Every security or fire alarm installation comes with its own set of challenges; but one Chattanooga, Tenn.-based security dealer found himself faced with an actual castle — complete with 12-foot thick stone walls and an owner who was meticulous about details. 

While it doesn’t have an official name, Pendell Meyers, owner, Meyers Security, calls the installation the “Game of Thrones castle” because the owner who had it built actually makes his living selling replica weapons from the show and is a personal friend of the author George RR Martin, said Meyers.

Chris Beasley began his affiliation with the popular TV show and book series in 2006 when his East Lansing, Mich.-based company, Jalic Blades (already a maker of collectible swords based on other popular franchises such as Lord of the Rings and Star Wars) bought the official license to manufacture prop replicas for the Game of Thrones fantasy series. “What I do is manufacture prop replicas,” he explained. “I don’t make the swords [for] the show. But if you are a fan and want to own a copy of the swords you see on the show, we make that.” 

As the TV show began to soar in popularity, so did his business.

So when Beasley moved to Chattanooga in 2015, he set out to design his dream home — or castle, in this case. He described the structure as “gothic. There are lots of influences for it, but it is not designed after a specific castle. Castles are expensive and large, so I kind of went simple with it. It is a square box with four towers. 

“It is a military structure, not a palace. My first floor is raised 10 feet off grade. The window height is above that and they are just wide enough to shoot an arrow through. My doors are solid steel. The house is very, very secure.”

Although he described the structure as “simple,” when it came to securing the facility it was anything but that. While Beasley knew he would need to secure his castle beyond the medieval measures already in place (with the exception of a moat), he did face a few curveballs. 

“Security was always going to be a thing, because when you build a big, famous house you don’t want to become a target,” he explained. But the fire marshal complicated things. “Fire wasn’t a thing I thought about because it is made of stone. But the city made me do all the fire stuff as well.”

Fortunately for Beasley he had made a connection with a local security dealer shortly after his move. “I had relocated my business from Michigan and in the building I bought Pendell was friends with the guy who sold it to me and he stopped in one day. I didn’t [need to] shop around. He was a nice guy.”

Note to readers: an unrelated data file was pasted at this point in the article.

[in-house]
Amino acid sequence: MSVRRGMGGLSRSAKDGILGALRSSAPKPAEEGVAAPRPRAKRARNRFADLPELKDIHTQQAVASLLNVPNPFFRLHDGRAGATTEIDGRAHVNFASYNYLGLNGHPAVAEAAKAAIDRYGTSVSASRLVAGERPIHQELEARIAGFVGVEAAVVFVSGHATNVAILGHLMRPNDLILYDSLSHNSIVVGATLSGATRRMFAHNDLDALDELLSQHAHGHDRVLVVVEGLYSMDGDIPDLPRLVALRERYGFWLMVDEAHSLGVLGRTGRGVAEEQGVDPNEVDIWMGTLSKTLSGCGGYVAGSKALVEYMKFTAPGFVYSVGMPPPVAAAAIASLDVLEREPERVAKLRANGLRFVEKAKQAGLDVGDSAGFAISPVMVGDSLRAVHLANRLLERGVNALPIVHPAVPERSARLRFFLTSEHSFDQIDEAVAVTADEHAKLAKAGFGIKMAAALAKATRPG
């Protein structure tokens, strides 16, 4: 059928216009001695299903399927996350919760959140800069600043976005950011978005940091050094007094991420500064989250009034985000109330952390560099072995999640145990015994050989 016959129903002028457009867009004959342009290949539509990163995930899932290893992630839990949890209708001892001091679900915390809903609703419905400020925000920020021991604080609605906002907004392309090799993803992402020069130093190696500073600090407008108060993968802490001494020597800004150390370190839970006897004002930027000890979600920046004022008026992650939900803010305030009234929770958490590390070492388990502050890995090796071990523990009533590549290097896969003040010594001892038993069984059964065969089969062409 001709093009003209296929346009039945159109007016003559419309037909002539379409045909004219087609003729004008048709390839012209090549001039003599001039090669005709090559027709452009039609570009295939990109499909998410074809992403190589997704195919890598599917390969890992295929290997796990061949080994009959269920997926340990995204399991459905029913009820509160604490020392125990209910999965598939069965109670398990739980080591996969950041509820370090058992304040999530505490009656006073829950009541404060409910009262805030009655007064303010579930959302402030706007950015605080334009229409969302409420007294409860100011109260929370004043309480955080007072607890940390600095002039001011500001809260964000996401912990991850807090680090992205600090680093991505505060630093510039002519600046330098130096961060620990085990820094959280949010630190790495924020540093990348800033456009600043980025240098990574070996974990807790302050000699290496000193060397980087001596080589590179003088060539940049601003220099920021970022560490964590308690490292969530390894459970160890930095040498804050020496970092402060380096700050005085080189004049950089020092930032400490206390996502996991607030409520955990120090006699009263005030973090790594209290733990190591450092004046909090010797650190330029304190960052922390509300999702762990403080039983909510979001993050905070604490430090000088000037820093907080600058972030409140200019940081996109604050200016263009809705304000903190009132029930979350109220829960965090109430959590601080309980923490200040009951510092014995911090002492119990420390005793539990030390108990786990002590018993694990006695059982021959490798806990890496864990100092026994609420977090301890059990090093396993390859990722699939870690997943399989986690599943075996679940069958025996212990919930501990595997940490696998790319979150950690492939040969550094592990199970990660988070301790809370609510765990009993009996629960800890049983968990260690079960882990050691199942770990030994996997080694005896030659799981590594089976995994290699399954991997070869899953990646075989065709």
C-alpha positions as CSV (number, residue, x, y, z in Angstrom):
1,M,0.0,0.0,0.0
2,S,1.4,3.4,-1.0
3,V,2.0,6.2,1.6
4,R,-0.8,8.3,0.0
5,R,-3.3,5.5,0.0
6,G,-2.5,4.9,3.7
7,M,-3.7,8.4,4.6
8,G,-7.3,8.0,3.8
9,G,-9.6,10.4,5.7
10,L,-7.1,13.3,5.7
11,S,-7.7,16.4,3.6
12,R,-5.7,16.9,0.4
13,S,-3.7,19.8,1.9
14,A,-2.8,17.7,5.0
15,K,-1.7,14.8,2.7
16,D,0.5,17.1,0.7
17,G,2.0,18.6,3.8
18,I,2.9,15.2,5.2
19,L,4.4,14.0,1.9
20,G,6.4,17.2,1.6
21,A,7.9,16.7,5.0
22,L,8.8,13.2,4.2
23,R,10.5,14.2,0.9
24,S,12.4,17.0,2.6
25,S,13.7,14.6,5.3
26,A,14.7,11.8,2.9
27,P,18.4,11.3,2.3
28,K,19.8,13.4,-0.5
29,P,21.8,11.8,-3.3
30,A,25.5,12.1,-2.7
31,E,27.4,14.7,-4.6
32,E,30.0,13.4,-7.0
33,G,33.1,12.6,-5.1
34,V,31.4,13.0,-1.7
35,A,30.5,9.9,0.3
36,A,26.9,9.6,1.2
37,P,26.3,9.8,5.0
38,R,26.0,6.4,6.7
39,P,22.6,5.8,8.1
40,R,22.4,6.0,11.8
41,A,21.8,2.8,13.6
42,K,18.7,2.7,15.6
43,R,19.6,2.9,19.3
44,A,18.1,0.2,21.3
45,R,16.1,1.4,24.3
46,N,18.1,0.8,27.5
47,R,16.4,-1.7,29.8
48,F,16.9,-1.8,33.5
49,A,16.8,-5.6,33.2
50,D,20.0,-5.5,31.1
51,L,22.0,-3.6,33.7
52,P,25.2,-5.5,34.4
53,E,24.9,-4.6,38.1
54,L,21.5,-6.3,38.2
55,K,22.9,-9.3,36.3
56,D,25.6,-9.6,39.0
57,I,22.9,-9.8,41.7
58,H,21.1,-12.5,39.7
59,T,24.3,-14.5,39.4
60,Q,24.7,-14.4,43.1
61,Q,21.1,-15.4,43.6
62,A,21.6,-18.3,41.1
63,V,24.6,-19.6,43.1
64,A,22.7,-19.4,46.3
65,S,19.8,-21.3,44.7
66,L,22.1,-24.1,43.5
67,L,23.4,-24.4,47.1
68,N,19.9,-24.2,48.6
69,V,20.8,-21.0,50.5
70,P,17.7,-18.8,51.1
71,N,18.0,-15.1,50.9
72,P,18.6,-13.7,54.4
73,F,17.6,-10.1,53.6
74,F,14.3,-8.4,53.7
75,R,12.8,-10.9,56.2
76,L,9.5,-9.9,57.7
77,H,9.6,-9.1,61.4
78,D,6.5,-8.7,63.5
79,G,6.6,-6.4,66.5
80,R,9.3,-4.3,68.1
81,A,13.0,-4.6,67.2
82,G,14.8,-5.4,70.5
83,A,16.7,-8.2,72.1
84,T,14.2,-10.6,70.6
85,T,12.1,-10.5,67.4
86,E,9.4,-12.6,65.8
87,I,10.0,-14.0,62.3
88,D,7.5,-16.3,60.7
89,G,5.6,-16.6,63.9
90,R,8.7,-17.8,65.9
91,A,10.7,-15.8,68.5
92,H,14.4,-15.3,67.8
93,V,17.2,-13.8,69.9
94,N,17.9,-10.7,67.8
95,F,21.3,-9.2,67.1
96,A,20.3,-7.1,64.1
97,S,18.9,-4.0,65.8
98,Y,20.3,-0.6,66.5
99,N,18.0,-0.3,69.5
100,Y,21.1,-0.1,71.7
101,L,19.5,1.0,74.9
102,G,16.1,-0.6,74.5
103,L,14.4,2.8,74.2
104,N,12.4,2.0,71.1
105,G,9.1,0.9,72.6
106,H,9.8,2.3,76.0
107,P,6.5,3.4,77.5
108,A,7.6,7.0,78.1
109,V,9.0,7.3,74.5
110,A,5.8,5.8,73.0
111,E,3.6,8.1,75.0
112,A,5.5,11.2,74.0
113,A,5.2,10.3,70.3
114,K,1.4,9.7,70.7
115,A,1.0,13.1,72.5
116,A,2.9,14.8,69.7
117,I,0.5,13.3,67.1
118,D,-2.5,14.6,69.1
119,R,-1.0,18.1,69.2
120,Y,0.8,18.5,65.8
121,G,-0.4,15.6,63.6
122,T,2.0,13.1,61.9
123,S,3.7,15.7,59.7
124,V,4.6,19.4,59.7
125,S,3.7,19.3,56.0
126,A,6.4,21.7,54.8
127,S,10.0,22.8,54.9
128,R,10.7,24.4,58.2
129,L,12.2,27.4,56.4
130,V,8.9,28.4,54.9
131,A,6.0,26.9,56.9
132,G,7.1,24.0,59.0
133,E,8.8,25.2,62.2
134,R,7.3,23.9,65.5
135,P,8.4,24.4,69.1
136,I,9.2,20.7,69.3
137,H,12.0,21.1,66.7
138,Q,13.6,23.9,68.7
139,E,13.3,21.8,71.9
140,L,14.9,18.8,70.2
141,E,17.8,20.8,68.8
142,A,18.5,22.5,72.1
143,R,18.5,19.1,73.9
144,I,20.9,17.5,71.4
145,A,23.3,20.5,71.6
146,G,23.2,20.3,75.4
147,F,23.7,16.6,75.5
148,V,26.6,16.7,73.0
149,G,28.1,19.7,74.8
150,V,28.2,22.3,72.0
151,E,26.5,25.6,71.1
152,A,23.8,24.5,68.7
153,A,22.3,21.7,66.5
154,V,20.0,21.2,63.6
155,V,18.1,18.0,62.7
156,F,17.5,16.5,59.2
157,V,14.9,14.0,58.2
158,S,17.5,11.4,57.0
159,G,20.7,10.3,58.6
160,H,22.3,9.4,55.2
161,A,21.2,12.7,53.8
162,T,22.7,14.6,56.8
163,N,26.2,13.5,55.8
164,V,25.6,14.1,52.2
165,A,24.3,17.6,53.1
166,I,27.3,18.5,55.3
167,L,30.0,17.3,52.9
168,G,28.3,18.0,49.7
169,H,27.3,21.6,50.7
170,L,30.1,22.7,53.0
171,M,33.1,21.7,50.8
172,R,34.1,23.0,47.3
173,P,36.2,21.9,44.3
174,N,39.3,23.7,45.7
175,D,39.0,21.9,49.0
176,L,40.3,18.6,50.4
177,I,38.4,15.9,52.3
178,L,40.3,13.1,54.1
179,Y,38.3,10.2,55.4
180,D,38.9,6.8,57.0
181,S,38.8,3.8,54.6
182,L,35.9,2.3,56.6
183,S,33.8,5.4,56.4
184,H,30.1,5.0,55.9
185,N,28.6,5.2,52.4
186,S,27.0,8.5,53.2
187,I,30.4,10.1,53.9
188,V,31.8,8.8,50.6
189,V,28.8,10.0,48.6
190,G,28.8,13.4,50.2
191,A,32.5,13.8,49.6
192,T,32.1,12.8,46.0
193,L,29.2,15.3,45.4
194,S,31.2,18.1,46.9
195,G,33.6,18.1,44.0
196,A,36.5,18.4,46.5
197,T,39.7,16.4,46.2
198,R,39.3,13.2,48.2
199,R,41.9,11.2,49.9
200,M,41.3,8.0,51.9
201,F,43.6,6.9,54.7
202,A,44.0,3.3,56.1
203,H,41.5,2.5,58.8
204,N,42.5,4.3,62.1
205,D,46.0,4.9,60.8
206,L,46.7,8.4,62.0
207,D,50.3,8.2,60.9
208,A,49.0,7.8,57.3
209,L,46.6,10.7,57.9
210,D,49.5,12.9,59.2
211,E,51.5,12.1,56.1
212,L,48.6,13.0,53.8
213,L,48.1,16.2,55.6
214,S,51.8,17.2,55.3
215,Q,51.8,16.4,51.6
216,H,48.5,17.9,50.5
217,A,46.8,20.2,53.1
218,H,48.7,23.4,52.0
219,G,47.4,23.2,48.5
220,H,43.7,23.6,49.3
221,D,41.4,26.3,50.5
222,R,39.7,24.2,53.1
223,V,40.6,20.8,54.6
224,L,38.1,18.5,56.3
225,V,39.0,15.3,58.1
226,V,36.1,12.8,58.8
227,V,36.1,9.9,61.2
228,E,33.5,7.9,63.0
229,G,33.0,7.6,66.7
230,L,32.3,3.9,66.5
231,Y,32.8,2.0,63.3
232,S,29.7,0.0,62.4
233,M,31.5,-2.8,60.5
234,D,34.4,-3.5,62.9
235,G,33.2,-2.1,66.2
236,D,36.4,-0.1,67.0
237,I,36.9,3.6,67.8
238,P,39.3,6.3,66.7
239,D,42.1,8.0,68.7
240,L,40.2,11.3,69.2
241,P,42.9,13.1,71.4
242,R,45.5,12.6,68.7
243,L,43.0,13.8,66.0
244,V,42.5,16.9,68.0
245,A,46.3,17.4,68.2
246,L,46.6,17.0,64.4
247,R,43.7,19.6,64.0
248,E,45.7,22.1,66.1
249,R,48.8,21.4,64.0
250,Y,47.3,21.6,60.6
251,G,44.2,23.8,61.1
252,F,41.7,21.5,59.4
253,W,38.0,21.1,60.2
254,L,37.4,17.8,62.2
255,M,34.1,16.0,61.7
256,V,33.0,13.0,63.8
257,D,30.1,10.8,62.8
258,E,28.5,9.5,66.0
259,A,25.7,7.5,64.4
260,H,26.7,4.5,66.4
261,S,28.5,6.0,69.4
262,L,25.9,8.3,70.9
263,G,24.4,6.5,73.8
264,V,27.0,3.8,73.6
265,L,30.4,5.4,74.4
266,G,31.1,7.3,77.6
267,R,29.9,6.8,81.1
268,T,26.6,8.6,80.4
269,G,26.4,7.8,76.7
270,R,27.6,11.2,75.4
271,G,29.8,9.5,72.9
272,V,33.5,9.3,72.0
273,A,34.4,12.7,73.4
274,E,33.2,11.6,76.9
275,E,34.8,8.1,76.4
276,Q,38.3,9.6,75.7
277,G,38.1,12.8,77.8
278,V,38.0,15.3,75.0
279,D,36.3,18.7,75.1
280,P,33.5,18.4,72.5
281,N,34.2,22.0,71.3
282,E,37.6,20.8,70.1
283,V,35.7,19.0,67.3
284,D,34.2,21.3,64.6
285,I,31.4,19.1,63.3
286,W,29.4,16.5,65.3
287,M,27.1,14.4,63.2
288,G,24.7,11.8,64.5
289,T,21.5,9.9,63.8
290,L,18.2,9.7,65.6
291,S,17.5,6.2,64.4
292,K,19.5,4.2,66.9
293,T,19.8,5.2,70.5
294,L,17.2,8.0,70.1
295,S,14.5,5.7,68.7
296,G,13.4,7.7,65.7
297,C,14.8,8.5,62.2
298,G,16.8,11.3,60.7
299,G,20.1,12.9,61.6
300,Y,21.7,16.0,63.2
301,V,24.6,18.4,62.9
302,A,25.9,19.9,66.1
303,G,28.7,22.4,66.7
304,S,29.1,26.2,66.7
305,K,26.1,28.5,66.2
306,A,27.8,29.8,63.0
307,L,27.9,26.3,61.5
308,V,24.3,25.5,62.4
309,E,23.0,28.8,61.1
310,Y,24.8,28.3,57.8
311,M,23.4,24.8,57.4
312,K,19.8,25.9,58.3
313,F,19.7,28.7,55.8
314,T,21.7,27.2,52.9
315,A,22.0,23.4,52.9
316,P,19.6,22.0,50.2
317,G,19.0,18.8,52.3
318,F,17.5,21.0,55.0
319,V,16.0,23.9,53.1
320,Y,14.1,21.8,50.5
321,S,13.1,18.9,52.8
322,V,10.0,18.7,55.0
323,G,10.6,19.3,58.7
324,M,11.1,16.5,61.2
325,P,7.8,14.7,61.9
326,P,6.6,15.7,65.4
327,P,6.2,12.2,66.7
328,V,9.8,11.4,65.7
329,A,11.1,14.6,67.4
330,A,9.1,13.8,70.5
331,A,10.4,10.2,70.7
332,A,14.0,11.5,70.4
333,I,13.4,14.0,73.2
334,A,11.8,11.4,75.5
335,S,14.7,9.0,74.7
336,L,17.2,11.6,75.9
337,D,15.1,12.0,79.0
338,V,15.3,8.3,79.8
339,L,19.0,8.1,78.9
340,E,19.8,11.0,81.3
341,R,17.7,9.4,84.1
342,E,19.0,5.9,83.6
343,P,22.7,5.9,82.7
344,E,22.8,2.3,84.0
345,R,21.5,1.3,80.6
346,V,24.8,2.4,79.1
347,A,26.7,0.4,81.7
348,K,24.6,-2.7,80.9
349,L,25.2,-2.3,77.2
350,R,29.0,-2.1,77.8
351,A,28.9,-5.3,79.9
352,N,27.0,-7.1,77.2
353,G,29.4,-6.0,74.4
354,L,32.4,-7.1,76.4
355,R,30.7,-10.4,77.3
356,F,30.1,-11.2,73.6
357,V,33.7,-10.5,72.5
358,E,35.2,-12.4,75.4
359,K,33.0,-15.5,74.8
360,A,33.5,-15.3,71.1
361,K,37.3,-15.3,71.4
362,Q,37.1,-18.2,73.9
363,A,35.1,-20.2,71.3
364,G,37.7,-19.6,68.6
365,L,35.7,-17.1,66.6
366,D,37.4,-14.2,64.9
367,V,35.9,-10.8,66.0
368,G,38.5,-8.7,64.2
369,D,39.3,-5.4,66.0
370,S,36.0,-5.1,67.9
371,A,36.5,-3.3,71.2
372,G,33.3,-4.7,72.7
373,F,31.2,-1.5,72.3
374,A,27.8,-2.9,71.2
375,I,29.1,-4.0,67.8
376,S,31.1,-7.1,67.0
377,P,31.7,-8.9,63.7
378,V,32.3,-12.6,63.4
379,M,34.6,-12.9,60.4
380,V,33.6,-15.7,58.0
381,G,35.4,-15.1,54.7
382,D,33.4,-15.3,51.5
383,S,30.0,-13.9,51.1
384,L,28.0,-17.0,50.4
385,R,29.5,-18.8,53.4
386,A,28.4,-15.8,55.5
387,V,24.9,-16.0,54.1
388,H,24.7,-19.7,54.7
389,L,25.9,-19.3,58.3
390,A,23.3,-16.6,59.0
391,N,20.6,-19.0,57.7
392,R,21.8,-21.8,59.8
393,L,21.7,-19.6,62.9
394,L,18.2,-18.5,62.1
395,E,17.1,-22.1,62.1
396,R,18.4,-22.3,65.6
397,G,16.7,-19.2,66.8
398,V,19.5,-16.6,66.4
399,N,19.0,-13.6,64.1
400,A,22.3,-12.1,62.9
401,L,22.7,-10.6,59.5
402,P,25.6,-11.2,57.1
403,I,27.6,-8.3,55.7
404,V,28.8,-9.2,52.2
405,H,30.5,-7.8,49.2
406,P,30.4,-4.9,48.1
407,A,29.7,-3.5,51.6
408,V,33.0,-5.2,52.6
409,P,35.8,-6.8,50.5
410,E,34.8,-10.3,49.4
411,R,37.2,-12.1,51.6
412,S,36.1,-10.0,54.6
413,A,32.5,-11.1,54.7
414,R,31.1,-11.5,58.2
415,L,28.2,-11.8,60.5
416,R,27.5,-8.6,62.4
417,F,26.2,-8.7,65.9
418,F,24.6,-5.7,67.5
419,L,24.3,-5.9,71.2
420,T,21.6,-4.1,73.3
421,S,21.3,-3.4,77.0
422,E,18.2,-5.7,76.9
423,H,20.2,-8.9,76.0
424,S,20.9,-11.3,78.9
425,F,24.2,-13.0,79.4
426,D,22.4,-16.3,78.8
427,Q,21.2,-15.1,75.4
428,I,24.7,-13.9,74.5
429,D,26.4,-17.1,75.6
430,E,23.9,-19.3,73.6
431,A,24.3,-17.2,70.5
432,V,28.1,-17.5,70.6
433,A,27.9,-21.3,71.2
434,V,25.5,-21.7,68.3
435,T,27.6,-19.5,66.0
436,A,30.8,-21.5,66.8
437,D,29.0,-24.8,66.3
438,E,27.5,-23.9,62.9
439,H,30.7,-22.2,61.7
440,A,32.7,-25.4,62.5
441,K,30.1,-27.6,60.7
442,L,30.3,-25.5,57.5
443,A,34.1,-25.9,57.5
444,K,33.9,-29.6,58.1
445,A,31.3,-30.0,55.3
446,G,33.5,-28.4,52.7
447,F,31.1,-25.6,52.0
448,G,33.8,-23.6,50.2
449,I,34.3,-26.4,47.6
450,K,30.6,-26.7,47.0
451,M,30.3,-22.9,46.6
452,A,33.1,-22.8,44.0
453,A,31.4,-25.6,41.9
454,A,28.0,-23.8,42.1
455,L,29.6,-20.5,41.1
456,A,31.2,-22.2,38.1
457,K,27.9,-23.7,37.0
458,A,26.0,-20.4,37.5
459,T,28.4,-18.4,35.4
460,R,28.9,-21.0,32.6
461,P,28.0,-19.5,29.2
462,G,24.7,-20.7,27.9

Meyers’ company is no stranger to large projects, doing both commercial and residential security. “I asked to bid on the castle,” Meyers recalled. “I went over and it was pretty far along when I got there. I started by quoting cameras and the burglar alarm system.” As it turned out Meyers didn’t get the camera contract, but he did get both security and, ultimately fire — largely based on his recommendation of a DSC Neo system from Johnson Controls. The DSC LTE Universal and PowerSeries Neo LTE Alarm Communicators offer flexible communication options that work with LTE and existing 3G networks. 

By the time Meyers looked at the castle it was already mostly built, with walls that were 12 inches thick on each side and concrete and steel rebar in the middle. “We needed to use wireless because it was already built,” Meyers said. “There was no way we could hardwire.” 

However, not everyone thought it would be possible. “Several people thought wireless wouldn’t work,” Meyers said. “I knew if anything will work it would be DSC Neo. They came to test it and put the control in the basement. They tested on all four levels and it tested out fine. I knew it was the strongest available.” 

Meyers installed wireless contacts on all the doors, and keypads in key areas such as the garage entry, master bedroom and a safe room in the basement. “There is an elevator in the front and a stairwell in the back that he wanted a keypad on,” Meyers said. “He wanted motion detectors, so we put in three or four of those, plus a few glassbreak detectors, as well.” 

The fire alarm systems came later with smoke detectors and heat detectors; the wireless functionality was critical when Beasley’s insurance company, Chubb Insurance, determined that it wanted extra heat and smoke detectors on third and fourth floors. “We were able to add those wirelessly,” Meyers said. He used DSC for the fire alarm as well, with the wireless smoke detectors communicating to the DSC panel.

While the system was sold on the wireless benefits, Meyers did, in fact, do some hardwiring on the project in the basement, “because we thought we could, and to save on batteries,” he explained. “The most challenging thing from our end was hardwiring the basement because we had to do some trenching and drilling. It is almost impossible to drill through this wall unless you get lucky and miss the rebar and concrete.”

That wasn’t the only challenge faced by the security dealer. “Everything was special up there,” Meyers said. “It is located on a mountain. There is no water run up there so they had to dig a well. From the size of it, it looks like a commercial building. Everything was so different because of the size — the enormity of the building.”

Despite its size, Meyers said the key was to just treat it like a big house. “It is a house, but it just so happens to be a castle. His house really is his castle.”

For Beasley the results have been exactly what he was looking for. Since it was completed almost two years ago, Beasley and his family have been happy with the solution. “What matters to me is that it works,” he said.